Rep. Julie Harhart's (R-Lehigh/Northampton) legislation aimed at notifying individuals who have undergone involuntary mental health commitment of their gun rights and protecting public safety passed the House Judiciary Committee this week.

"I believe it is important that individuals know their rights," said Harhart. "This legislation is meant to make sure those individuals who have been involuntarily committed to a mental health facility understand how the existing firearms law affects them."

House Bill 387 requires the Pennsylvania court system to notify a person who has been involuntarily committed to a mental health facility by certified mail that they: are prohibited from possession of firearms; must transfer any firearms already in their possession to a person outside of their household within 60 days of commitment; and can have their firearm rights restored by petitioning a court of competent jurisdiction for relief of their disability.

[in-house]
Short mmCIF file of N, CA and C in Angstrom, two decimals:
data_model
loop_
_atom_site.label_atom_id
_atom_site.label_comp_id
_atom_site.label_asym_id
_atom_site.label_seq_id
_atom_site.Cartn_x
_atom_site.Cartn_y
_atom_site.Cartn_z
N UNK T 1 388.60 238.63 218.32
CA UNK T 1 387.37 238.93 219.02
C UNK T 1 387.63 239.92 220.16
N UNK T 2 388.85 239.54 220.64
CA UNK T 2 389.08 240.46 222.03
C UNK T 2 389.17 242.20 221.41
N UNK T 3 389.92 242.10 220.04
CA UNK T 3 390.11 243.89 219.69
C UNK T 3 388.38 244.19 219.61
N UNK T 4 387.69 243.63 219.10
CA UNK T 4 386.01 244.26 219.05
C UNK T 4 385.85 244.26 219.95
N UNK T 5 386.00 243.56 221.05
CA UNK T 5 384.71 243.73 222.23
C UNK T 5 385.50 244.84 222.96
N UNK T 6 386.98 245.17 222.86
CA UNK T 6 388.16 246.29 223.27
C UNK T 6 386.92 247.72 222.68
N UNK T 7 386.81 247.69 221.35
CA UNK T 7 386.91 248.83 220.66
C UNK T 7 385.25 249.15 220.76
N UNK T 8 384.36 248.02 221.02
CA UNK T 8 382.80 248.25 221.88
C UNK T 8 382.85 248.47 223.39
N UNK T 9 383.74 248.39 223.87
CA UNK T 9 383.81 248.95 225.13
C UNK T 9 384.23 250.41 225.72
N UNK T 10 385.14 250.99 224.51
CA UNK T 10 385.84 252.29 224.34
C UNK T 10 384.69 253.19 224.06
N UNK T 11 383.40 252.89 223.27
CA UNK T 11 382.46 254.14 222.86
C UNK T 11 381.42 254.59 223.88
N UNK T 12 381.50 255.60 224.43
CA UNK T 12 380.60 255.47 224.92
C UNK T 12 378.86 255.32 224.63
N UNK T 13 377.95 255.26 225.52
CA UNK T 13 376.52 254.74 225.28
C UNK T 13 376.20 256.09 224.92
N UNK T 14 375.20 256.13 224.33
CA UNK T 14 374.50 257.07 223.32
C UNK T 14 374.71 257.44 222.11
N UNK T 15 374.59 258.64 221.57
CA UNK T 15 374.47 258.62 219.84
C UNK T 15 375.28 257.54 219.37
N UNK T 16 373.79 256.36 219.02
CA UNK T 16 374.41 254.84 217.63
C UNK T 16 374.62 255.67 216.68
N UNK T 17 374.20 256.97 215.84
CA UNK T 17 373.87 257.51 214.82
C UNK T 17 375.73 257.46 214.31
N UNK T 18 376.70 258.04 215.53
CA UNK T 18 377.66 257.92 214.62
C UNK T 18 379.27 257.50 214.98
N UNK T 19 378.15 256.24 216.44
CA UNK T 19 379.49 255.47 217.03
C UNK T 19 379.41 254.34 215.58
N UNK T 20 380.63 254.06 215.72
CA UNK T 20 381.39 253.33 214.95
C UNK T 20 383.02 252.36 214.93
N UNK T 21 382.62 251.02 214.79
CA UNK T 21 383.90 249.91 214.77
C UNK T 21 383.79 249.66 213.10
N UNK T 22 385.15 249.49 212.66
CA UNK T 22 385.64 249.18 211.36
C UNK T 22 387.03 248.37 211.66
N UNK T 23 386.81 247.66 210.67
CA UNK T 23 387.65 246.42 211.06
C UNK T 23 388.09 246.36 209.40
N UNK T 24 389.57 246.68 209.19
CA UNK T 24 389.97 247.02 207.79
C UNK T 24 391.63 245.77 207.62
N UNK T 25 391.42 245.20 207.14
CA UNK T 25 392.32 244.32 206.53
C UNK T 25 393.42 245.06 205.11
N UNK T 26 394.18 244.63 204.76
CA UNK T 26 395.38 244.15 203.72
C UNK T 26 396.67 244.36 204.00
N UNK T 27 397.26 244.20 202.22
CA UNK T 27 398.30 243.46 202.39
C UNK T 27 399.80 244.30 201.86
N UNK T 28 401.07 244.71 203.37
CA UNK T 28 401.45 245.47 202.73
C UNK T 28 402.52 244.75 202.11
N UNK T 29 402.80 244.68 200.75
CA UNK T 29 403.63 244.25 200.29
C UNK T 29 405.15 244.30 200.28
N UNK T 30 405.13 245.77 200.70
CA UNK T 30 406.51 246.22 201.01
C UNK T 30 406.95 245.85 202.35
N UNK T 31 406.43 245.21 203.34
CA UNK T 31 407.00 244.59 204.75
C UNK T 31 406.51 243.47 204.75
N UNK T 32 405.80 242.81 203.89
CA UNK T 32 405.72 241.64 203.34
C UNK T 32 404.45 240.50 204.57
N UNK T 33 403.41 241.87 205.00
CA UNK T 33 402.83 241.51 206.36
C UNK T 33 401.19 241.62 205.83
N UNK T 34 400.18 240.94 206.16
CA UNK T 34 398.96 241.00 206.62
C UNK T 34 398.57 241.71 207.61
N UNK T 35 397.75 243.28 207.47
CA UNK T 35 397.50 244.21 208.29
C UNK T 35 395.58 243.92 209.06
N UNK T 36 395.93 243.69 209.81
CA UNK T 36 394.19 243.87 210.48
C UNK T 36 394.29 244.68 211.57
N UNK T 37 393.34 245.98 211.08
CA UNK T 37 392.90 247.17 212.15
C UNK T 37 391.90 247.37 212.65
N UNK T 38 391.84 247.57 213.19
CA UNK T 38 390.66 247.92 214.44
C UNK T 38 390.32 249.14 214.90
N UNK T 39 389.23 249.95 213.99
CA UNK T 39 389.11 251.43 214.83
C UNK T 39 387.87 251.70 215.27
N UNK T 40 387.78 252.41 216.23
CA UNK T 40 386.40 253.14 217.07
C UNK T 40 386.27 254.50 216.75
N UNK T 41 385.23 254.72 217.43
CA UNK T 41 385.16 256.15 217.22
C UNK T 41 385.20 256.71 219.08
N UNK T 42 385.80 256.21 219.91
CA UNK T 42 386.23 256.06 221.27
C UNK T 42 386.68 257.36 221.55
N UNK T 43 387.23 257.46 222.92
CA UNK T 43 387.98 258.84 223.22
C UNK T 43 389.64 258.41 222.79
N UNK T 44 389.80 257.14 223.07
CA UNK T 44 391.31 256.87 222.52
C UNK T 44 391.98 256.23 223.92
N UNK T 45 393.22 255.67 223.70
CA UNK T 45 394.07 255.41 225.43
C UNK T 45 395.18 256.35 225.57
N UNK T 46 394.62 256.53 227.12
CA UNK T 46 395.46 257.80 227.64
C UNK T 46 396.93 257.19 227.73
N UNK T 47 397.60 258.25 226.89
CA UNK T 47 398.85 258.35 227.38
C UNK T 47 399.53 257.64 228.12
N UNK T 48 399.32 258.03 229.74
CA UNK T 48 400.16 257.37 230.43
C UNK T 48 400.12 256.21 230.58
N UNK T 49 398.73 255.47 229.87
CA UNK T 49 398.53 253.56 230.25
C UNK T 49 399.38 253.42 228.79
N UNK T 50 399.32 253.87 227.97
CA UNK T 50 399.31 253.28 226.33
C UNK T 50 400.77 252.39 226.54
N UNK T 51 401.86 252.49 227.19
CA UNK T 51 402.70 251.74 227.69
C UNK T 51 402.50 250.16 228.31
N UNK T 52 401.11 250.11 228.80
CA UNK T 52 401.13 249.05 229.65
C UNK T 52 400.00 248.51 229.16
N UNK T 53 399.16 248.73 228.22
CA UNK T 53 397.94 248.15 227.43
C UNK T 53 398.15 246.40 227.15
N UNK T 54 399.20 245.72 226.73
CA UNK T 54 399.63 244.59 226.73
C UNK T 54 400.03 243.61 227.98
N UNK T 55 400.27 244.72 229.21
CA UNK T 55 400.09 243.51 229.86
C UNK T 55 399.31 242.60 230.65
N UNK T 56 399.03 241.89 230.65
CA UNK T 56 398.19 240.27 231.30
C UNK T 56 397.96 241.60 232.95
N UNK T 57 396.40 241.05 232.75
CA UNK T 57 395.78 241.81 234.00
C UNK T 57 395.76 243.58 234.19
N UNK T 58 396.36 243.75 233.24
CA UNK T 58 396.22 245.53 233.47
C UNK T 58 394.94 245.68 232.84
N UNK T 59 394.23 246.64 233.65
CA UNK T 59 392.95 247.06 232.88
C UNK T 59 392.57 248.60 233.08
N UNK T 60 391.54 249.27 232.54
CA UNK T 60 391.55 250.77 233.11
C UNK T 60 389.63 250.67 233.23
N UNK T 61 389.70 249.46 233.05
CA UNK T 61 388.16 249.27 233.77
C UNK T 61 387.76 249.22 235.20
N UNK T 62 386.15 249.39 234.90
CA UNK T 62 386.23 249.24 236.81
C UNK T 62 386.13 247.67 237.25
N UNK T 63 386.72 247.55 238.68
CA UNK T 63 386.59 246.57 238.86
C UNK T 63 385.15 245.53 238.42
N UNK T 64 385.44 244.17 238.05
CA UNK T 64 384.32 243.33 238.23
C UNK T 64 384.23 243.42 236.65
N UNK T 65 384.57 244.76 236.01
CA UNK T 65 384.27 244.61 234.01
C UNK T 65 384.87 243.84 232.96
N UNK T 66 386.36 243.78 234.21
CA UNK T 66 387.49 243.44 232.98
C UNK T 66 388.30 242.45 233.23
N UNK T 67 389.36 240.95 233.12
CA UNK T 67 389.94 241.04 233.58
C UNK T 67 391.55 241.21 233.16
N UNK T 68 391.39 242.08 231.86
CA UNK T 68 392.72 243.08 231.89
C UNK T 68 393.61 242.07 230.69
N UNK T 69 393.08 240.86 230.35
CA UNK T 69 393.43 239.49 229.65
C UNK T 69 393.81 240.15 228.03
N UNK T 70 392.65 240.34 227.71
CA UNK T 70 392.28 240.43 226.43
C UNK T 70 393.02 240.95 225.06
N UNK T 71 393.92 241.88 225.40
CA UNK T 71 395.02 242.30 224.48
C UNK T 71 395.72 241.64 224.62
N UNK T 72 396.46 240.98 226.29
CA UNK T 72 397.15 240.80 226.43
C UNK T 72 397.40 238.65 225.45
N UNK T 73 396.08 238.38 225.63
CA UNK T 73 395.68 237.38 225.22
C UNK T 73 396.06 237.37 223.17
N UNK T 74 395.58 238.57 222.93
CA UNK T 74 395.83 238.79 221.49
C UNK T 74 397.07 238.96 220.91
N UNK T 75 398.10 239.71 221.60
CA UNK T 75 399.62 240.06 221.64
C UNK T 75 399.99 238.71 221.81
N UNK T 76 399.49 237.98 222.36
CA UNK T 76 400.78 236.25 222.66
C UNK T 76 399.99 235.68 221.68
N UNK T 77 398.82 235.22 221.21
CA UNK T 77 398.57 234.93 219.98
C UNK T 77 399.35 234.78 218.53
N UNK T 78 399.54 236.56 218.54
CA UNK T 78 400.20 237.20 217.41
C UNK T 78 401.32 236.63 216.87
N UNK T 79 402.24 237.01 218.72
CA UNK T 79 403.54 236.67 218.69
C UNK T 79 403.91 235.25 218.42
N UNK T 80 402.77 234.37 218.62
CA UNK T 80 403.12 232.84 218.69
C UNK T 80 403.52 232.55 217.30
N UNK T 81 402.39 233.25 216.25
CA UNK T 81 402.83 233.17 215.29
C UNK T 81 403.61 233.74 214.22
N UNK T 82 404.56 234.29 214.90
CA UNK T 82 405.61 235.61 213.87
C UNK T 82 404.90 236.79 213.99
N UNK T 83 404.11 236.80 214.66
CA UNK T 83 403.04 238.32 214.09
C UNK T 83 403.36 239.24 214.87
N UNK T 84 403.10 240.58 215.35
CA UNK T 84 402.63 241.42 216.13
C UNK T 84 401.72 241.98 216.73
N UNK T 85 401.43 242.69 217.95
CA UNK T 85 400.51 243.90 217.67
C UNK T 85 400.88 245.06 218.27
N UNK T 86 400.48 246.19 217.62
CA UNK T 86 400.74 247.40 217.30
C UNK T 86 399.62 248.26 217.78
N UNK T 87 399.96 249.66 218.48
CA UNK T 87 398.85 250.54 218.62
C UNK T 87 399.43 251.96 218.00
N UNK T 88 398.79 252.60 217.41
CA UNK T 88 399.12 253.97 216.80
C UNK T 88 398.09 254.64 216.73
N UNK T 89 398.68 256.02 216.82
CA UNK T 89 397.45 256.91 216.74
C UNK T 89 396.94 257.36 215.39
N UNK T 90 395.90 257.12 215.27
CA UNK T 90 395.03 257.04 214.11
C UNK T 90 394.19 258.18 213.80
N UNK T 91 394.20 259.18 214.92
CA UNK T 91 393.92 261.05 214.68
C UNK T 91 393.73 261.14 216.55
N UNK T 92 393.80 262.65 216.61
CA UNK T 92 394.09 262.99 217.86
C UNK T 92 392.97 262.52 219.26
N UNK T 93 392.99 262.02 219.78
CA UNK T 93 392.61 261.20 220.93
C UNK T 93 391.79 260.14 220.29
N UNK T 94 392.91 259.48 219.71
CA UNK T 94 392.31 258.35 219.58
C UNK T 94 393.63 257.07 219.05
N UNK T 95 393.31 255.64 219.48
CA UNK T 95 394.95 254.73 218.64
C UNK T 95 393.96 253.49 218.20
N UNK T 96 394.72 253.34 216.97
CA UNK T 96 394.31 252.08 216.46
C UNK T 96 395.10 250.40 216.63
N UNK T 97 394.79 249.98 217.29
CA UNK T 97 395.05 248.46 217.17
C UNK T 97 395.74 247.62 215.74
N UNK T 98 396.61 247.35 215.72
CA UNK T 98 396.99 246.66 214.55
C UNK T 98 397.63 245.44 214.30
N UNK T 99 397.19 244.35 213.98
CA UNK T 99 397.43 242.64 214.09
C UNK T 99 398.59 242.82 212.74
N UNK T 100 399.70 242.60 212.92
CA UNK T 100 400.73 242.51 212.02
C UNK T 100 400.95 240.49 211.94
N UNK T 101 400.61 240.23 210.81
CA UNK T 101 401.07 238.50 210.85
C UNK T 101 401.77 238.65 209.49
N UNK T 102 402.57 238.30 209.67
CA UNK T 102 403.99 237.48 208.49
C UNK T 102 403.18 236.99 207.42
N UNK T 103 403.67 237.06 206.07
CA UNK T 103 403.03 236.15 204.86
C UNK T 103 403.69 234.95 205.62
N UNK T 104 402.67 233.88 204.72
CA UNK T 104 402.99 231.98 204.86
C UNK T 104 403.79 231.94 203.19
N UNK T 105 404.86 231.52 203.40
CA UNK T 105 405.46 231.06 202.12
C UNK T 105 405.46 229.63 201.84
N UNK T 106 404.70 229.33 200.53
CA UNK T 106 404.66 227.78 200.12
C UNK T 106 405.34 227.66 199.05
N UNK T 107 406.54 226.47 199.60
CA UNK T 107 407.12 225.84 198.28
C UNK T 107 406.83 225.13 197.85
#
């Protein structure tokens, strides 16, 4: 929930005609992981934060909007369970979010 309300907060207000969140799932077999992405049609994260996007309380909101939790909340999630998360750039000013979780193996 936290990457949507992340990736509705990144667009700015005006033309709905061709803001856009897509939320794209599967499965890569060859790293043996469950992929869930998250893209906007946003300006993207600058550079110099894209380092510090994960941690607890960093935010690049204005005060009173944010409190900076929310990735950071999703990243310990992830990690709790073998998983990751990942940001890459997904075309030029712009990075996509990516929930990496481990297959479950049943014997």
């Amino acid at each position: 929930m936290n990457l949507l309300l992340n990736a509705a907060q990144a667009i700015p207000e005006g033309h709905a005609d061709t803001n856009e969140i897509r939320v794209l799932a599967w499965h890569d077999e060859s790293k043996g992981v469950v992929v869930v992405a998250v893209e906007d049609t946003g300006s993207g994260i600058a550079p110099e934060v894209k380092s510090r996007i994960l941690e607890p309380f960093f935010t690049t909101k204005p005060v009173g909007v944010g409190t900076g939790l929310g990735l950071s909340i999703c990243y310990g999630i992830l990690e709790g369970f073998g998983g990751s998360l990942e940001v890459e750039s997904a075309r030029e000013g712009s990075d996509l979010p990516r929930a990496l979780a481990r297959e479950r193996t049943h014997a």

Harhart stressed during her testimony to the House Judiciary Committee that her legislation does not change provisions under the current Uniform Firearms Act. It simply would put a notification system in place to help improve public safety and inform affected individuals of the law.

House Bill 387 passed the House Judiciary Committee unanimously and now goes before the full House for consideration.